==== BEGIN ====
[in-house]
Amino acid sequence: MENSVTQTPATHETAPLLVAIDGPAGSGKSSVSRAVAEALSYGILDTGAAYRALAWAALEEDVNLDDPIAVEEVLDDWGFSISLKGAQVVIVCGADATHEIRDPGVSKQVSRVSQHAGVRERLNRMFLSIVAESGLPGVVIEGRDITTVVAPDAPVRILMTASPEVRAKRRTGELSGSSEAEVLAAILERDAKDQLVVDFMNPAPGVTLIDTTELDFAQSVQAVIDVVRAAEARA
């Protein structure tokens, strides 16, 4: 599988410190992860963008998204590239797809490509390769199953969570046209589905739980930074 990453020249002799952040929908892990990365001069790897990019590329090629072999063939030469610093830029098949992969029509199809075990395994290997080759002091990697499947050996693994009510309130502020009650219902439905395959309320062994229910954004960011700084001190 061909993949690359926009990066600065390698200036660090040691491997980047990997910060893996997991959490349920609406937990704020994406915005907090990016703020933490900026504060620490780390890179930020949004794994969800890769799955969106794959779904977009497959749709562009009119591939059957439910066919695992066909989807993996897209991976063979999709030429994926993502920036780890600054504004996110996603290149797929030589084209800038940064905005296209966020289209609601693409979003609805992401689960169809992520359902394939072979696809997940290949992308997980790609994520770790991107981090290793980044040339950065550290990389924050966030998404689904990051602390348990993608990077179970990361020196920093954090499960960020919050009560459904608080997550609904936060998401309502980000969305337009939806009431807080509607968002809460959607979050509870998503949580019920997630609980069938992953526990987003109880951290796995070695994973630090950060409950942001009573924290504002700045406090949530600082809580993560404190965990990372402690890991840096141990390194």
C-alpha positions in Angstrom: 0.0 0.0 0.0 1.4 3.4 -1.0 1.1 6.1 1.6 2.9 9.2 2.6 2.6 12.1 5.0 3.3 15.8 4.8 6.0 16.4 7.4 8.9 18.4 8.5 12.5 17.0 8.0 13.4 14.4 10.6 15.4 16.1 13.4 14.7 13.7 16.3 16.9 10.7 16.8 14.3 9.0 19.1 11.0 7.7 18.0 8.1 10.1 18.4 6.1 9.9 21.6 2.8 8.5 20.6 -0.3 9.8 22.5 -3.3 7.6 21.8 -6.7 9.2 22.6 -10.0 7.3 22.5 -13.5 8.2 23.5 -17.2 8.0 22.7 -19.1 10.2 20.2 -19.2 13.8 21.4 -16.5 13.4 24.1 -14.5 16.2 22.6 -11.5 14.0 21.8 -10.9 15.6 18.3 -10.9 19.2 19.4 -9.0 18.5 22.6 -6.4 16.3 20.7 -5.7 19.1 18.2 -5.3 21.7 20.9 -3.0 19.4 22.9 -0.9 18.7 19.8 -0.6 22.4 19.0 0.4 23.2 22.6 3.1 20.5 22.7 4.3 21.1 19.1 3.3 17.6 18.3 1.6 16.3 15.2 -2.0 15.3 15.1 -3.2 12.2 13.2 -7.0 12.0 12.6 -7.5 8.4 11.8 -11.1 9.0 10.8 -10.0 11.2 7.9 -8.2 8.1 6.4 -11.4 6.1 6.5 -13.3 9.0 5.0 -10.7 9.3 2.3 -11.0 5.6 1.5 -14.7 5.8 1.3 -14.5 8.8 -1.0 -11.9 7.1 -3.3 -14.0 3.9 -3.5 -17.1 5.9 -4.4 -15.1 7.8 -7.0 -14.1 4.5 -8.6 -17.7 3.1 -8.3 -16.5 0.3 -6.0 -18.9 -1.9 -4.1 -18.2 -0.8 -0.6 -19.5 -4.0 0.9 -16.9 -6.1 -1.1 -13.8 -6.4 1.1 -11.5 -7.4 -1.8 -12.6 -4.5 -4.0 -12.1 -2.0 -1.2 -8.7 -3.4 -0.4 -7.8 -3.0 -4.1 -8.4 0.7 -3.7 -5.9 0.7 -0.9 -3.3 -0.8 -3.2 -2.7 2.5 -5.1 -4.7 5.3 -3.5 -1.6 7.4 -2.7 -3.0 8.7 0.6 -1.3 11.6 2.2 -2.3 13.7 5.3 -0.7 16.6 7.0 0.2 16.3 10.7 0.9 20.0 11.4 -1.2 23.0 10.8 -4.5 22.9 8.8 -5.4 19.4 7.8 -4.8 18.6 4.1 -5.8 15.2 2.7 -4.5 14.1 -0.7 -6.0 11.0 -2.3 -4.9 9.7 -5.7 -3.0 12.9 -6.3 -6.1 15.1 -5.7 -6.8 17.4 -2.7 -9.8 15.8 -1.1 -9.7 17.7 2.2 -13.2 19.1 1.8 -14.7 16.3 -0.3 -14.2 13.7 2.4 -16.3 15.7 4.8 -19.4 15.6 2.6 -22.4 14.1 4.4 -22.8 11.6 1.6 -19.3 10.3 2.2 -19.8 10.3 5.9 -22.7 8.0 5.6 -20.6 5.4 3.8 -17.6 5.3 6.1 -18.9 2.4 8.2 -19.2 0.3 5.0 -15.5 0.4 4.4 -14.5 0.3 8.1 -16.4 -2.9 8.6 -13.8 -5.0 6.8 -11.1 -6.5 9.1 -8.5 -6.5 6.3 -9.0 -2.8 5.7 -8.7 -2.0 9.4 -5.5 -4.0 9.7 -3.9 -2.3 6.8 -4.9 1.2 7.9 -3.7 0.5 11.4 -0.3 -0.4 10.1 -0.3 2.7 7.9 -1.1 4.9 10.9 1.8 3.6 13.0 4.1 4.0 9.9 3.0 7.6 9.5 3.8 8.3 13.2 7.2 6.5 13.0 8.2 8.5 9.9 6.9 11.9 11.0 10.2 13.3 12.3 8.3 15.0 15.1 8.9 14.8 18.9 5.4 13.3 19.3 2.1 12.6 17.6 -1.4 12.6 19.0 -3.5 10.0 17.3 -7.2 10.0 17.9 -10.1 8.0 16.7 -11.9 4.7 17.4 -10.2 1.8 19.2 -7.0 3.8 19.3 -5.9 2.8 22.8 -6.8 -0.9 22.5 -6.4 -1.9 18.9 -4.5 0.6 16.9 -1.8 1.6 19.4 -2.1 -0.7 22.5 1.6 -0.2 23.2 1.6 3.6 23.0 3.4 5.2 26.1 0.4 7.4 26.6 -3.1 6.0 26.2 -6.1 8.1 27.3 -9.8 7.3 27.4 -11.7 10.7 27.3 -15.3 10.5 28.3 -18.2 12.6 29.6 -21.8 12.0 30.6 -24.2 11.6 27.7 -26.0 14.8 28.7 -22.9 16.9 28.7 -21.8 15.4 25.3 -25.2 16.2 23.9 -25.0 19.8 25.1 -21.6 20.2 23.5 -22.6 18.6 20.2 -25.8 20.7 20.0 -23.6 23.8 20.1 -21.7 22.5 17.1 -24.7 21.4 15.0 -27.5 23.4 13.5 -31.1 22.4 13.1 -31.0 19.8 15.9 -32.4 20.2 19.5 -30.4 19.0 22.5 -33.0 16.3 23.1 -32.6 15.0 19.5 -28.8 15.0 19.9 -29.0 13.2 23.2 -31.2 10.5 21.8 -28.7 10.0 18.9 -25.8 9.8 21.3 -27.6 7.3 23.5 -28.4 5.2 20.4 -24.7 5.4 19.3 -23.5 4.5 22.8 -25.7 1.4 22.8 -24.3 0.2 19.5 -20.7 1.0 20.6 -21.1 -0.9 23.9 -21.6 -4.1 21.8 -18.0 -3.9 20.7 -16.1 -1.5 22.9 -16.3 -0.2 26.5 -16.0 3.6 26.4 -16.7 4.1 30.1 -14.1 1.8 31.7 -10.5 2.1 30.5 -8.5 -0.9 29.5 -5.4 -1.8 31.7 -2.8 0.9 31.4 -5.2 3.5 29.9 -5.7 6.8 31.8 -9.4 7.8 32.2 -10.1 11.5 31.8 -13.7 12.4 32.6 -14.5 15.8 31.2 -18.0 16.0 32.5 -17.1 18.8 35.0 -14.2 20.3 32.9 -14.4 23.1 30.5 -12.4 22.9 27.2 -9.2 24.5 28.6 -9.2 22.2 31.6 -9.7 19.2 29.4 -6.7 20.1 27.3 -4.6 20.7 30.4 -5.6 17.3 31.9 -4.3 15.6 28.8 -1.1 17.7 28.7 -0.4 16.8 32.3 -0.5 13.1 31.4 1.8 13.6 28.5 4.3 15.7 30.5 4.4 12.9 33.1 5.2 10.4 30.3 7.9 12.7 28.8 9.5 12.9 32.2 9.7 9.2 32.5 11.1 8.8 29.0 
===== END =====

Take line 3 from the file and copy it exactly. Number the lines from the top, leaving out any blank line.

């Protein structure tokens, strides 16, 4: 599988410190992860963008998204590239797809490509390769199953969570046209589905739980930074 990453020249002799952040929908892990990365001069790897990019590329090629072999063939030469610093830029098949992969029509199809075990395994290997080759002091990697499947050996693994009510309130502020009650219902439905395959309320062994229910954004960011700084001190 061909993949690359926009990066600065390698200036660090040691491997980047990997910060893996997991959490349920609406937990704020994406915005907090990016703020933490900026504060620490780390890179930020949004794994969800890769799955969106794959779904977009497959749709562009009119591939059957439910066919695992066909989807993996897209991976063979999709030429994926993502920036780890600054504004996110996603290149797929030589084209800038940064905005296209966020289209609601693409979003609805992401689960169809992520359902394939072979696809997940290949992308997980790609994520770790991107981090290793980044040339950065550290990389924050966030998404689904990051602390348990993608990077179970990361020196920093954090499960960020919050009560459904608080997550609904936060998401309502980000969305337009939806009431807080509607968002809460959607979050509870998503949580019920997630609980069938992953526990987003109880951290796995070695994973630090950060409950942001009573924290504002700045406090949530600082809580993560404190965990990372402690890991840096141990390194």